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According to the EPA, the average American family does 300 loads of laundry a year. While you'll never get back the time you spend sorting, soaking, and folding, it's easy to save a lot of money by making some small changes to your laundry routine.
Here are five money saving tips the experts at Reviewed.com compiled to help you save on your electricity and water bills—and do some favors to your clothes and the environment along the way.
We found out that you could save up to $387 a year with just a few changes.
As much as 90% of the energy it takes to wash clothes is actually spent on heating water. If you wash clothes on cold—a safe choice for just about any fabric type—you’ll undoubtedly save money over time.
If you’re worried about clothes not getting clean without that high heat, don’t fret. There’s detergent available specifically for cold-water washing. It contains enzymes that are designed to clean clothes regardless of how hot or cold your water is. It costs a bit more than conventional detergent, but the utility savings could balance it out depending on where you live.
It may seem obvious, but washing one full load of laundry is going to save you some money compared to two half loads. Even though today's washers can sense how big a load is and fill with water accordingly, they still use less water to do one big load than two little ones. The average washer we've tested costs around $50 a year to run—so cutting out even 10% of loads can save $5 a year.
Don't overuse detergent, either. In our experience—and we've done thousands of loads of laundry in our labs—a little detergent goes a long way. In fact, using too much detergent can leave white residue on your clothes. Some washers will even use more water automatically to rinse out excess detergent during a wash. We recommend using the lowest dose possible for most loads.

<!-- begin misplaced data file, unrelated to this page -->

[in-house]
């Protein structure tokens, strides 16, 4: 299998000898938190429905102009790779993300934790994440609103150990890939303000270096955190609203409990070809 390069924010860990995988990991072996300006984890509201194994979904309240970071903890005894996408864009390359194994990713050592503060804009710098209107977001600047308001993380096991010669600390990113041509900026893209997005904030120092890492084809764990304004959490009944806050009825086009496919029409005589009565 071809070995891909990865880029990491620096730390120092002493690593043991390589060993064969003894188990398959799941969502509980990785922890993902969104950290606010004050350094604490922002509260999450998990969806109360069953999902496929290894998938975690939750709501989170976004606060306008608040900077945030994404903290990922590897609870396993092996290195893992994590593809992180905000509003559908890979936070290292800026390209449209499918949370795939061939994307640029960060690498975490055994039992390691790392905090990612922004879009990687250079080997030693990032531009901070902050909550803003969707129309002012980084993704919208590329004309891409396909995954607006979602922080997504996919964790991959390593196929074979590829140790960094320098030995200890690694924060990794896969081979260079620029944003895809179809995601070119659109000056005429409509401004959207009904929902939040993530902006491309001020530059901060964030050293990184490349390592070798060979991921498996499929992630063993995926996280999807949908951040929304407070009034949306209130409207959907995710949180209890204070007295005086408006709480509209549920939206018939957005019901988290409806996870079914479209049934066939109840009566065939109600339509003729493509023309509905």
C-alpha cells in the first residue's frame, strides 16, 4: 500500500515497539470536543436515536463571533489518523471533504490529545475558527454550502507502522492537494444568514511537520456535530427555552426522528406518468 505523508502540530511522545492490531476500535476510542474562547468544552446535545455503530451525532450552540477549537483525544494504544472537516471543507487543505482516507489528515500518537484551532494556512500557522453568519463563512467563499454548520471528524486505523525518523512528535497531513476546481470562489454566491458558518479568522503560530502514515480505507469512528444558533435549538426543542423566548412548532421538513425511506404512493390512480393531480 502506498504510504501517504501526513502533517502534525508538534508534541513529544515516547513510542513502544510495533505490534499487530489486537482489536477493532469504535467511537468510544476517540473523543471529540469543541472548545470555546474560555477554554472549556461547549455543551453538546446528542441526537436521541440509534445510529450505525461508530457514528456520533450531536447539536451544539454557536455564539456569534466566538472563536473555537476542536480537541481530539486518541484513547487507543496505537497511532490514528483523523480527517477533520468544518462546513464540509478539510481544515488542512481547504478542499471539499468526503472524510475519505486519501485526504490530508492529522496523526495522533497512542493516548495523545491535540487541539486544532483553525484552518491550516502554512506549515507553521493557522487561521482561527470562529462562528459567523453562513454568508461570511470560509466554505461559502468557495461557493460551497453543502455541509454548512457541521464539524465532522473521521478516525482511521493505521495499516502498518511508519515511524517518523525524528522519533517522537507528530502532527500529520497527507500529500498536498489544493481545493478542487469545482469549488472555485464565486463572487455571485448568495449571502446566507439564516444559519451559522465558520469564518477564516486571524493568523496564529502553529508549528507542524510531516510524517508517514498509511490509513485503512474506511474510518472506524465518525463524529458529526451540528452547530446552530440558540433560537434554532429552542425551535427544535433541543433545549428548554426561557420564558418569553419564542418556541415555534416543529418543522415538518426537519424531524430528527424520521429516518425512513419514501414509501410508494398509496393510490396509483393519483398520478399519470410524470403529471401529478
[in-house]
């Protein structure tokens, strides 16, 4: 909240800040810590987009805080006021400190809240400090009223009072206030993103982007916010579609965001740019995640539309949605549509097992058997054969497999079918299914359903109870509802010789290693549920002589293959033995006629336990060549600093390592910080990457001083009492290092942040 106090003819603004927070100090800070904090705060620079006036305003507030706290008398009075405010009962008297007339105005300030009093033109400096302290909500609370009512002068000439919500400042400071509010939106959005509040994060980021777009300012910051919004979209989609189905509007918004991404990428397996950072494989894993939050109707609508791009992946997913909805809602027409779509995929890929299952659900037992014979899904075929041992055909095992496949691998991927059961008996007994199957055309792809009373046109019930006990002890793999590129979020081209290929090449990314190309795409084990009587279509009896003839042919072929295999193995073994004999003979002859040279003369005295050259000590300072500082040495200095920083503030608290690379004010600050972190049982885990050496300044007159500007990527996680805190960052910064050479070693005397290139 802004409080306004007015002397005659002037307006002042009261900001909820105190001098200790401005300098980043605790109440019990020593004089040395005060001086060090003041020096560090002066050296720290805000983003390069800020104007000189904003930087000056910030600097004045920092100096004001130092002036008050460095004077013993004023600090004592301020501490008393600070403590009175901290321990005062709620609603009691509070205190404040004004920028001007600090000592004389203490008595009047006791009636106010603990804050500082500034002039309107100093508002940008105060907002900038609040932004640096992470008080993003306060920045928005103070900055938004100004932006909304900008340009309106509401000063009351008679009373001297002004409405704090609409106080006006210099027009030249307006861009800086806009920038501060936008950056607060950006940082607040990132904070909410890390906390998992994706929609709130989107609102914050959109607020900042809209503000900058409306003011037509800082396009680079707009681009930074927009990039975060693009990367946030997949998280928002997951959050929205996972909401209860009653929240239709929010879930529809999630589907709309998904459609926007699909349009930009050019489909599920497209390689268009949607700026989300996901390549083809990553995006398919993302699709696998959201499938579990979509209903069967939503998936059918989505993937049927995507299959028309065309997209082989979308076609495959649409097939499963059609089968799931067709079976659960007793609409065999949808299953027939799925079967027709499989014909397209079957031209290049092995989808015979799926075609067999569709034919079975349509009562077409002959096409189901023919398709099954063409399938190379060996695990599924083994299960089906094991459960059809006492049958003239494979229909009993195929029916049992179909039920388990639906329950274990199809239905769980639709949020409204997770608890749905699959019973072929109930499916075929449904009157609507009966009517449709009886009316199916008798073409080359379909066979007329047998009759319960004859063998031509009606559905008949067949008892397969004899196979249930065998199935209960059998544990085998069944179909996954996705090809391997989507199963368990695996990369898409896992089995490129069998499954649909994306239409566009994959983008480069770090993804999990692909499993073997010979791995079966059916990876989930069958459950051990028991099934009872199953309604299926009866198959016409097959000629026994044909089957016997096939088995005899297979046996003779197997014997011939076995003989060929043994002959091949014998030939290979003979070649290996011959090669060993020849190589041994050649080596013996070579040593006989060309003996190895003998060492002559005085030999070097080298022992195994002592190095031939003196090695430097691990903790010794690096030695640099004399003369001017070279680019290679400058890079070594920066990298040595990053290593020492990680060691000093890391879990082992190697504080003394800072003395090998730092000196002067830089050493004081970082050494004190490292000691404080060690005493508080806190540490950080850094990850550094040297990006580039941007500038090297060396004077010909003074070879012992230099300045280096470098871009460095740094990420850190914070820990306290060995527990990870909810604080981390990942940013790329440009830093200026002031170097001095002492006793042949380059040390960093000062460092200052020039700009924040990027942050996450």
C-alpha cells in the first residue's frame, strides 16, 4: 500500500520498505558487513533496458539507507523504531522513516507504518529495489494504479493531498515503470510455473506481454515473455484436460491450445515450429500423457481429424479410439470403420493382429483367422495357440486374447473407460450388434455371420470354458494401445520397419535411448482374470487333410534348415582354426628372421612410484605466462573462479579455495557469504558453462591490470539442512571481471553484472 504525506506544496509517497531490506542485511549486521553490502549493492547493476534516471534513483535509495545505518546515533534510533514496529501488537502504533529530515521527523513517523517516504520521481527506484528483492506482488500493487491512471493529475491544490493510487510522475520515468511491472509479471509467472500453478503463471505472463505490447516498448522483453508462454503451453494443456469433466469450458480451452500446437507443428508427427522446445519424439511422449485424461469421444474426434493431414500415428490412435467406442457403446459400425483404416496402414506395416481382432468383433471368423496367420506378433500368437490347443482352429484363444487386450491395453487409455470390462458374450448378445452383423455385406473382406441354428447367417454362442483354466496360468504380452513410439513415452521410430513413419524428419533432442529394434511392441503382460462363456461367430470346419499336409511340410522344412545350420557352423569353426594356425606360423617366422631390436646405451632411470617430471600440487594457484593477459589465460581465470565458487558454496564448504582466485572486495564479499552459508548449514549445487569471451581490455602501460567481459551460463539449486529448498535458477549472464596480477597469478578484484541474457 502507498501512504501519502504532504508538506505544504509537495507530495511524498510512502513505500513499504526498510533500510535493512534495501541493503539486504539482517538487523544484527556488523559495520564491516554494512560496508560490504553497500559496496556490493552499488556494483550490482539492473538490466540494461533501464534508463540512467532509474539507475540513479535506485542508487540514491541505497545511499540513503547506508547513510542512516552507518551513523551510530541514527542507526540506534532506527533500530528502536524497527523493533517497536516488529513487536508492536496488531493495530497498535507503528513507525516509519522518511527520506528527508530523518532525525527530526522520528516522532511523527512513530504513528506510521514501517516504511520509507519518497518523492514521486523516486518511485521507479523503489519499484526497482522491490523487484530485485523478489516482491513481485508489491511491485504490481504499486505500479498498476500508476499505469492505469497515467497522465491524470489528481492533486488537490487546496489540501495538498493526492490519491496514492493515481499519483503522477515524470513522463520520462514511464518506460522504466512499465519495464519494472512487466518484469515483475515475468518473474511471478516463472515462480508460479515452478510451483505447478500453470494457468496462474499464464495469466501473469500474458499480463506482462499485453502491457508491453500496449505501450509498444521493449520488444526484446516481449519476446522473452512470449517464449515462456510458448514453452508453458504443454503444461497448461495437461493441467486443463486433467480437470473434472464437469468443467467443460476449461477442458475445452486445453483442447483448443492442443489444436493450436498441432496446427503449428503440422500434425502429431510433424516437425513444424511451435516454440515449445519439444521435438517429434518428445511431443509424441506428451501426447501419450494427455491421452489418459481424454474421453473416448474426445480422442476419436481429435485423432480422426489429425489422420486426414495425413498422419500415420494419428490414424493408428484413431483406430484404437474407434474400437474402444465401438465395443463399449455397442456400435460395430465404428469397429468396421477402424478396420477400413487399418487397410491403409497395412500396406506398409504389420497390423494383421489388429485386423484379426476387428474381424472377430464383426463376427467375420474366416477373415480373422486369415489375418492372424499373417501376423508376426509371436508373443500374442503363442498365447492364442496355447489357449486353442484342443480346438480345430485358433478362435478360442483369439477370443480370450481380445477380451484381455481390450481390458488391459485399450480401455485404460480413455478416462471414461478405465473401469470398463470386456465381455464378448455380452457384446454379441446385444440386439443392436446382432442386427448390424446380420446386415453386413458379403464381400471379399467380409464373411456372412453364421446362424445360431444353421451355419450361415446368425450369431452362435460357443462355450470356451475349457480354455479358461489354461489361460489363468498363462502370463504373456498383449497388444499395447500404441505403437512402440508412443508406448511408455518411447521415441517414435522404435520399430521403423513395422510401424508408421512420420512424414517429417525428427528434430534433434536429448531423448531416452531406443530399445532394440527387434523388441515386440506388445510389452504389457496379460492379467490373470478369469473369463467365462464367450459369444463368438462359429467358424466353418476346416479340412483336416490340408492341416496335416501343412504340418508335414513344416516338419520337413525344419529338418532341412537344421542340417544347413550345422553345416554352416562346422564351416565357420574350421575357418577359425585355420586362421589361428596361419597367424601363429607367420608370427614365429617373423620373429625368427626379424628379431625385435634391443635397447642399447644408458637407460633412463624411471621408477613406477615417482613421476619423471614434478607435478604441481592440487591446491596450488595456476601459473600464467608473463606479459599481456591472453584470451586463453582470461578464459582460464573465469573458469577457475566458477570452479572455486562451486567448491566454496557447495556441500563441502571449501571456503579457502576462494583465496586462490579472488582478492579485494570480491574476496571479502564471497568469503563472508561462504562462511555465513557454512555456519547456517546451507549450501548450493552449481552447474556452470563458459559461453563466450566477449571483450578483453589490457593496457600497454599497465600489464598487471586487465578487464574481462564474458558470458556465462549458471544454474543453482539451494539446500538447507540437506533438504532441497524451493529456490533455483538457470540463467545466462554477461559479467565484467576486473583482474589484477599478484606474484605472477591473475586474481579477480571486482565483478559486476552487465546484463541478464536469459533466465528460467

If you're using liquid laundry detergent, it might cost you around 19 cents a load. Cut the amount you use by 10%, and you'll save almost $6 per year.
If you can’t be bothered to split your darks and your lights before you wash, that’s fine—you do you.
But at the very least, try to sift out towels and other heavy garments. Thick cotton towels absorb more water and take longer to dry. And if you’re throwing them in the dryer with t-shirts and lingerie, well… you’re just doing it wrong. The sensor in your washer will keep your clothes tumbling until the last item is dry, which will cause your delicate items to wear out before their time..
If you've ever had a favorite sweater wear out, you know just how valuable that can be.
Apart from an air conditioner, dryers typically consume more energy than any other appliance in your home. If you’ve got the room (and the patience), consider cutting the dryer out of the process altogether.
Line drying obviously takes more time and space, especially if you’re using indoor drying racks. However, it also uses zero electricity, and it's more gentle on clothes. Plugging some average energy use numbers into this calculator shows that line drying can save up to $140 a year.
It doesn't even have to be sunny outside. Putting line dry clothes in front of a radiator can serve as a low-tech humidifier during the wintertime. If you're short on time, you can also pop clothes in the dryer for five or ten minutes to remove the bulk of moisture, then let them line dry to remove the rest.
A modern Energy Star certified washer can save you an extra $45 a year on your water and electricity bills. So if it's time for a new washing machine anyway, you might as well pick a machine that will save you the most money.
Our washing machine ratings take into account cost of operation, so our top-scoring machines are also some of the most efficient.
Our experts almost exclusively recommend front load models. They use less water and are typically gentler on clothes. And these days, the price gap between front load and top load washers is shrinking with each passing year.
If you prefer a top-loading machine, you're not out of luck. Some can be quite efficient—including our top-rated top-loader, the GE GTW680BSJWS.